Migrants and host communities in South Africa’s informal urban settlements often share harsh living conditions. Employment is scarce, and the communities have frustrations related to service delivery. The situation often leads to friction between the communities, which has escalated violently. There are indications that migrants, although often perceived to be part of the problem, do contribute to economic development and job creation in informal urban settlements. However, research on this topic is not extensive enough to inform government policy development and implementation.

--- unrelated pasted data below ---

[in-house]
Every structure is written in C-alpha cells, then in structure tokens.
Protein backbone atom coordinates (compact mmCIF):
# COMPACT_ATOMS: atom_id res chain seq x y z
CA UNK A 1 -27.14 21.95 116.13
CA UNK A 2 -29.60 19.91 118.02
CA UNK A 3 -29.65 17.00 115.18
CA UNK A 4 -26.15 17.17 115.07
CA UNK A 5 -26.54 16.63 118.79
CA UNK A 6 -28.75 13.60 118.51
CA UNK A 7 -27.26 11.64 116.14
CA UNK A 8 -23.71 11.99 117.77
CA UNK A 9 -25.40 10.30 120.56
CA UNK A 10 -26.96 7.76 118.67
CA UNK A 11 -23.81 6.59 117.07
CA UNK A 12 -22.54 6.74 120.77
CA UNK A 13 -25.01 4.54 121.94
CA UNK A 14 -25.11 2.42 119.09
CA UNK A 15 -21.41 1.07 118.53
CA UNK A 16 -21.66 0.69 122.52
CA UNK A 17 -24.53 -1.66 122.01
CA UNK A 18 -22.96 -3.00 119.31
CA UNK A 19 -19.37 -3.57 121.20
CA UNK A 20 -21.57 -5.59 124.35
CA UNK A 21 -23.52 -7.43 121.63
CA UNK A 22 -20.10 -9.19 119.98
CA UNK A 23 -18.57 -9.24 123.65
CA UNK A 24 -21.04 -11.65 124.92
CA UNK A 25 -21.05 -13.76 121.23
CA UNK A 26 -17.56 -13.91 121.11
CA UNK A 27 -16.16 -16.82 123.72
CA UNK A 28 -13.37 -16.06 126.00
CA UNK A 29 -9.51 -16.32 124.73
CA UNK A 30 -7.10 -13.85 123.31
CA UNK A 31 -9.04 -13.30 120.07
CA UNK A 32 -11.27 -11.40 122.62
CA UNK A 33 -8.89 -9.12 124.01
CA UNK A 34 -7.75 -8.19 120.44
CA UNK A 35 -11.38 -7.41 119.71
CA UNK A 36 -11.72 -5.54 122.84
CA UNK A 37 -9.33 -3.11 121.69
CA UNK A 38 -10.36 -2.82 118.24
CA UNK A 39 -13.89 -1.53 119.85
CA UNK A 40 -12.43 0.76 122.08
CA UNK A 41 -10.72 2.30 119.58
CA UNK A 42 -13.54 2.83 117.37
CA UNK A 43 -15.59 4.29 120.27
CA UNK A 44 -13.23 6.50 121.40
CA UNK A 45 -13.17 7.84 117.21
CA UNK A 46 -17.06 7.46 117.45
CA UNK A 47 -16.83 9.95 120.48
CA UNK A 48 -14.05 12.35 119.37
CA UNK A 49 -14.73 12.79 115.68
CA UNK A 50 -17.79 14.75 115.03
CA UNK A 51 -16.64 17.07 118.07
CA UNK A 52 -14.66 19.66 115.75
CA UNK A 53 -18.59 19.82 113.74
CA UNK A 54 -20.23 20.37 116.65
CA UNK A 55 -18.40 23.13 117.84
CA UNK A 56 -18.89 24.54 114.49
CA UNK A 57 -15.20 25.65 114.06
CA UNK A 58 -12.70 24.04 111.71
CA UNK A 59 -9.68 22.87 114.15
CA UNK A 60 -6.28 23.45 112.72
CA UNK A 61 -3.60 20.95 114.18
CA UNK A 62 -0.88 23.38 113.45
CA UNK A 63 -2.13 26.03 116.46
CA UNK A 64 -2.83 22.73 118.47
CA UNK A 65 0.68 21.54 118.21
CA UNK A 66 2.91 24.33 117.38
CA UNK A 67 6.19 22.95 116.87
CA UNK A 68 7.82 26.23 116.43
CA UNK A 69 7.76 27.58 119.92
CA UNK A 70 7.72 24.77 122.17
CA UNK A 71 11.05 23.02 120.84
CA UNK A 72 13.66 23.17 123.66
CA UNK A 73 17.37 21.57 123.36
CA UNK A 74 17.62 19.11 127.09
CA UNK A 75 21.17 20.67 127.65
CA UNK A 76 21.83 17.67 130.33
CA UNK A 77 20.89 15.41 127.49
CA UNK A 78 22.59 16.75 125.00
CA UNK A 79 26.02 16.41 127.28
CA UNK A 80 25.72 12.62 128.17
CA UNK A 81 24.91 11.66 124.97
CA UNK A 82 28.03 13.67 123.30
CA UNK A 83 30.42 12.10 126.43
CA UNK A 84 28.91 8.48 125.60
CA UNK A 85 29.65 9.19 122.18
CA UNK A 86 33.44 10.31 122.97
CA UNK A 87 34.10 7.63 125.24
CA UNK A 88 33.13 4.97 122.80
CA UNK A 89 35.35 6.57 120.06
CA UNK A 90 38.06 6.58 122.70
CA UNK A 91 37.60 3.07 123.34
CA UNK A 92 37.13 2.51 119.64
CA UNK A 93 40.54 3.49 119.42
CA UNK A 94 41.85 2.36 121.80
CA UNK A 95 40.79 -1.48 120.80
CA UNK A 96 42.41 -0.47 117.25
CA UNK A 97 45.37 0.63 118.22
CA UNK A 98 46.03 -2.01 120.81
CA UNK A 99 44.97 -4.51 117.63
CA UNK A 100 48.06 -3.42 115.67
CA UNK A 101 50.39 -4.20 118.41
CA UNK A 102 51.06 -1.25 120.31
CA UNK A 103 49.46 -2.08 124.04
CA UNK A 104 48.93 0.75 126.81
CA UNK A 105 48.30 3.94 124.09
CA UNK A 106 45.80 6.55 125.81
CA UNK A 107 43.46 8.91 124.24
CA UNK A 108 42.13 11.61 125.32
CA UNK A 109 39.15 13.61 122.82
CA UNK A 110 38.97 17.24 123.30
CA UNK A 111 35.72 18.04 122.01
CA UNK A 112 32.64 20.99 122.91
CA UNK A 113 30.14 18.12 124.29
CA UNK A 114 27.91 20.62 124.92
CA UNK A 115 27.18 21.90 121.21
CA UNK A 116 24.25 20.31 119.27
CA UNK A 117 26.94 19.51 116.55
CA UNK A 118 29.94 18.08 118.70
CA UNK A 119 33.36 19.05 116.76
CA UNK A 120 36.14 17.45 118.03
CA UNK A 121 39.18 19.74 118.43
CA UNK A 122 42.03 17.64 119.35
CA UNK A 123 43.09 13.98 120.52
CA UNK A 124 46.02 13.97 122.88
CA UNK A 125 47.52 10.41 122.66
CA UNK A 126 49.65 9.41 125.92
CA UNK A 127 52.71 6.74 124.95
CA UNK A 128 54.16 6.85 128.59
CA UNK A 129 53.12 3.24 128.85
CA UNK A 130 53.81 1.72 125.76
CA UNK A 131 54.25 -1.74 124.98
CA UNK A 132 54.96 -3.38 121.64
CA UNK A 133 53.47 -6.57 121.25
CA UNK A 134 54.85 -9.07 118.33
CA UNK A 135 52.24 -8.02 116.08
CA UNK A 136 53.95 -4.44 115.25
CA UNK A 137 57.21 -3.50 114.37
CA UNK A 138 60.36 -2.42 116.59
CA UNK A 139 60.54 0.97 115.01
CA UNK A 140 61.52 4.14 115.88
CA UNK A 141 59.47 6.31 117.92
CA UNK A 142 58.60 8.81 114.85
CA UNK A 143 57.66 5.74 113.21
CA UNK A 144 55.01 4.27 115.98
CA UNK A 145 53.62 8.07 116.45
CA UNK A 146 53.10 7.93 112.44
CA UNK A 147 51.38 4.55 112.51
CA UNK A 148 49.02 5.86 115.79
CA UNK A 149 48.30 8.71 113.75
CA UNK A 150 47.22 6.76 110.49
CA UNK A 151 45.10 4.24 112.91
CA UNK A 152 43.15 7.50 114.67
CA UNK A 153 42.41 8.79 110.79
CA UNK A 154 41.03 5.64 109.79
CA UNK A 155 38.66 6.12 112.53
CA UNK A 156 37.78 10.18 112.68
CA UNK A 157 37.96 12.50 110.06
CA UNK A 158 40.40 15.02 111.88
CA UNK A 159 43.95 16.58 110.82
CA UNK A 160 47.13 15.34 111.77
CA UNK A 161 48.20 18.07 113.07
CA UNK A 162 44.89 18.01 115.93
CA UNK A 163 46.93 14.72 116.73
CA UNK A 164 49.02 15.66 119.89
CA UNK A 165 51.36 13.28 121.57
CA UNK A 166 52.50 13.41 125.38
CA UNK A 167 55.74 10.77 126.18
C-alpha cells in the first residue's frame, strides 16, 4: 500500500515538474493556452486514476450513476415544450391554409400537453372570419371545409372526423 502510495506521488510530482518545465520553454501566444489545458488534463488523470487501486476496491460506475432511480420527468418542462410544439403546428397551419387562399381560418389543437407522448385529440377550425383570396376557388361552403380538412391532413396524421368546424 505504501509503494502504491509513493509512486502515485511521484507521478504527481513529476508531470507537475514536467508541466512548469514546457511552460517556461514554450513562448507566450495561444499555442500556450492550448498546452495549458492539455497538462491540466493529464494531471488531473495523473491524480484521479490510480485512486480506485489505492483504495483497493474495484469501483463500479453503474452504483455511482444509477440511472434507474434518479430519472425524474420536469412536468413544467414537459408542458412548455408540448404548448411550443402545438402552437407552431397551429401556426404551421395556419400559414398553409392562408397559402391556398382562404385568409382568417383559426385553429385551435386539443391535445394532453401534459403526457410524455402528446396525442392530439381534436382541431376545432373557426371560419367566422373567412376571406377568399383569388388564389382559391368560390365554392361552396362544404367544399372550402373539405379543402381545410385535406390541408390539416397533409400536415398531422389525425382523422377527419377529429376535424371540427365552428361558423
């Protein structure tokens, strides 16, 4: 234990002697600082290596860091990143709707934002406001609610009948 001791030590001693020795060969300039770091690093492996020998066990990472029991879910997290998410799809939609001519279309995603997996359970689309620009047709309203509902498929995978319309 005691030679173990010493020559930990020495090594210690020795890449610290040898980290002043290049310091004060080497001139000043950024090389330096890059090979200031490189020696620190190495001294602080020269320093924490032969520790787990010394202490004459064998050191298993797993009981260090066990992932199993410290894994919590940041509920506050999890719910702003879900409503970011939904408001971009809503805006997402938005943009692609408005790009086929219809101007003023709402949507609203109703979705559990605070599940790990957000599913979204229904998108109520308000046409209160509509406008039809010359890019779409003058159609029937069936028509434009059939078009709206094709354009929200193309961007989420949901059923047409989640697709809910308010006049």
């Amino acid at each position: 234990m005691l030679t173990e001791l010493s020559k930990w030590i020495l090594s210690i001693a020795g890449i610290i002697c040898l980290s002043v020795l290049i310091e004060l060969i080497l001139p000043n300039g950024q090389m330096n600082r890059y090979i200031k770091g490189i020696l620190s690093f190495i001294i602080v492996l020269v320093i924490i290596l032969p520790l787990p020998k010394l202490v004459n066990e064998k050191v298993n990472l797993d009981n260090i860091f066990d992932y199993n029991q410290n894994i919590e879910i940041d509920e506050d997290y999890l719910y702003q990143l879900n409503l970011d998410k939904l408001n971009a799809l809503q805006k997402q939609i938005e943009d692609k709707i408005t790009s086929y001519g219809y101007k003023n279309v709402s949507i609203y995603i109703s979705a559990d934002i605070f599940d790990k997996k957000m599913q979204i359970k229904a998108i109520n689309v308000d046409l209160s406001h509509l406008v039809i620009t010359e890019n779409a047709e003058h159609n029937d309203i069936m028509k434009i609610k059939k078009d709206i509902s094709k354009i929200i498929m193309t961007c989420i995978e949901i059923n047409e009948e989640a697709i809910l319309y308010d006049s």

The overall objective of the study was to examine the socioeconomic contributions of international migrants in South Africa, with a specific focus on the city of Johannesburg. It covered in particular four inner-city areas (namely Berea, Hillbrow, Mayfair and Yeoville) and four informal settlements (namely Diepsloot, Ivory Park, Orange Farm and Zandspruit). Using a mixed methods approach, the study aimed at providing empirical evidence for municipal and national governments to develop policies that promote socioeconomic development, social cohesion and public–private sector investment in informal urban settlements.
In five chapters, the report provides a contextual background and a review of literature on socioeconomic contributions of migrants, highlighting the gaps; the study methodology; findings; and conclusion and recommendations.
The study found that migrant informal business contributes to the GDP, job creation, value chains and social cohesion.